• Leaders did not demonstrate they fully understood and managed the priorities and issues the service faced. They were not always aware of the risks, issues and challenges in the service. For example, they did not have a process to identify and manage operational risks of the service.

  • Leaders did not show they were clear about their accountability for quality. The service did not carry out audits to evaluate the quality of the service they provided.The service did not carry out audits of the quality patient record forms. The service did not review or audit information that had been collected about patient journeys, including time of arrival of pick-up of the patient compared to the booked time for pick up, the length of time the crew had to wait for the patient to be made ready for the journey and time the patient arrived at their destination compared to the planned time. Records of meetings held by the leadership team did not include review of the quality of the service provided.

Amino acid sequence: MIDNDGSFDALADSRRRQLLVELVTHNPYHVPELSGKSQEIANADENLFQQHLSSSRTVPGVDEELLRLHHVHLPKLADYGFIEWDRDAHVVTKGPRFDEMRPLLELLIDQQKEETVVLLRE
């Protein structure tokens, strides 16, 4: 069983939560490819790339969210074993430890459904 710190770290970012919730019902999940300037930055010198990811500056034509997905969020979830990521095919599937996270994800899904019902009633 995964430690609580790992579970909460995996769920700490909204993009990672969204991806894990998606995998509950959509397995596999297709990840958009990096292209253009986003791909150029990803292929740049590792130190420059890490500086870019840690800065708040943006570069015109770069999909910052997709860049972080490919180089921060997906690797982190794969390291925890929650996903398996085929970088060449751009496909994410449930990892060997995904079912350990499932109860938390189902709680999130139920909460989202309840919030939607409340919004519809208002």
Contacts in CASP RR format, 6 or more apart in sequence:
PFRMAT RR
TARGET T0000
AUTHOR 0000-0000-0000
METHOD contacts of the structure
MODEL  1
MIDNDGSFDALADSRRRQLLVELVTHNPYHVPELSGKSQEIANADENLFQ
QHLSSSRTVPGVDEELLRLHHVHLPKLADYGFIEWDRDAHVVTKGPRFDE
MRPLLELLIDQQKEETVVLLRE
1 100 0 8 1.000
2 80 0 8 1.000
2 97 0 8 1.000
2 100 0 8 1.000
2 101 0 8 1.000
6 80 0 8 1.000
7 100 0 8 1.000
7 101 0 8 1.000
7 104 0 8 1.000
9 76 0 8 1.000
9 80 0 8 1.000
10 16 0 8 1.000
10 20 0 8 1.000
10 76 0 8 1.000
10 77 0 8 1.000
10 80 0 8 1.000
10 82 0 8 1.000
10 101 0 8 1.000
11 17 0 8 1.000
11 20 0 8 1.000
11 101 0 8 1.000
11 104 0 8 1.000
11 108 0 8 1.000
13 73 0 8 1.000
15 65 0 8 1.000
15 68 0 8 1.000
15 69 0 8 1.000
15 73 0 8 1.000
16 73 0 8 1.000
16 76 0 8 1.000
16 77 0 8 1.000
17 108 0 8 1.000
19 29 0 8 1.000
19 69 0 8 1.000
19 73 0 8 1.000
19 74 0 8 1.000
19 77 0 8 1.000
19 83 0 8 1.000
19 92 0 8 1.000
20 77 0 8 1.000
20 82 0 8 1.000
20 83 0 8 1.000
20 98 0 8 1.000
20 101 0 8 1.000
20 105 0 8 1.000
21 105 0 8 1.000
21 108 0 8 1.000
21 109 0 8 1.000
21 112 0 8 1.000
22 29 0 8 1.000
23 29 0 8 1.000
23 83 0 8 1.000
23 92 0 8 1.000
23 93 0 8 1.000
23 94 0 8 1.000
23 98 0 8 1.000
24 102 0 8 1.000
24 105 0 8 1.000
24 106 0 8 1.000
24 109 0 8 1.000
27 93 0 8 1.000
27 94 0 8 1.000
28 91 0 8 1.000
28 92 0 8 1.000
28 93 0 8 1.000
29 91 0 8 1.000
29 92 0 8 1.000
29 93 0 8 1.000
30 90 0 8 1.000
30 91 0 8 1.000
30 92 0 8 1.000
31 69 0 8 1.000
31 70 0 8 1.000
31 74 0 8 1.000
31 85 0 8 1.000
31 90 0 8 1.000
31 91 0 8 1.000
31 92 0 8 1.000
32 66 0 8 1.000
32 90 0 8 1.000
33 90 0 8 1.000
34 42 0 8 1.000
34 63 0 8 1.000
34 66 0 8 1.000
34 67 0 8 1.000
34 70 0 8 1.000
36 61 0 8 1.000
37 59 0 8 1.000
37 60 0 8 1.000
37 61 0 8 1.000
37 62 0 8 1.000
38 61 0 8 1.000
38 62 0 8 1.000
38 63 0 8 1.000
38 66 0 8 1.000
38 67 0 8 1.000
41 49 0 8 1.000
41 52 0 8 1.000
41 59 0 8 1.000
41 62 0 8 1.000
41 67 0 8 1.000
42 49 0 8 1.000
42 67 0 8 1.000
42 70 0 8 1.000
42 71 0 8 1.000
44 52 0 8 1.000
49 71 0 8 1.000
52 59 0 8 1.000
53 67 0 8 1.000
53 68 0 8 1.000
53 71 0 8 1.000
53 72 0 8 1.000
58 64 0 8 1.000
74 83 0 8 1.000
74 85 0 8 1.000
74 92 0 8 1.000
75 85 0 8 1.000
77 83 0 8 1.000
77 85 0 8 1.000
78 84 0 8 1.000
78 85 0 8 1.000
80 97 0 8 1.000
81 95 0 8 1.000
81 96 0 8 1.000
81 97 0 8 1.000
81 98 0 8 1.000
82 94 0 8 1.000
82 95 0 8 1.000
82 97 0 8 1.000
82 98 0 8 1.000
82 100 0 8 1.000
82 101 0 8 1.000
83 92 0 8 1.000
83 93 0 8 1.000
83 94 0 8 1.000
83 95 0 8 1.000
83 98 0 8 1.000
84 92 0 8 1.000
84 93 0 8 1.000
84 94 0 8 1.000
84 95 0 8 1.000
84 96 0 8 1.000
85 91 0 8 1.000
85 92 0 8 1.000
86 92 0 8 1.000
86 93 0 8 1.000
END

• The management of medicines was not safe.The process for recording stock management and disposal of medicines was inaccurate and did not provide an audit trail to accurately detail the amount of medicines held at the service.The service had no formal approval of the patient group directions.The management of medicines policy did not support safe administration of medicines.The policy gave incorrect information about which staff could administer medicines.

  • Leaders did not operate an effective governance process or use systems to manage performance and risk effectively and support improvements to the service. We identified risks to the environment and running of the service that had either not been identified, or if identified processes had not been put in place for staff to follow to lessen the risk.There was no effective process to ensure policies and procedures were reviewed to provide clear guidance. Some policies did not relate to the service provided, describing roles and staff groups that did not exist. The service did not evaluate and use feedback from people who used the service to support improvement of the service.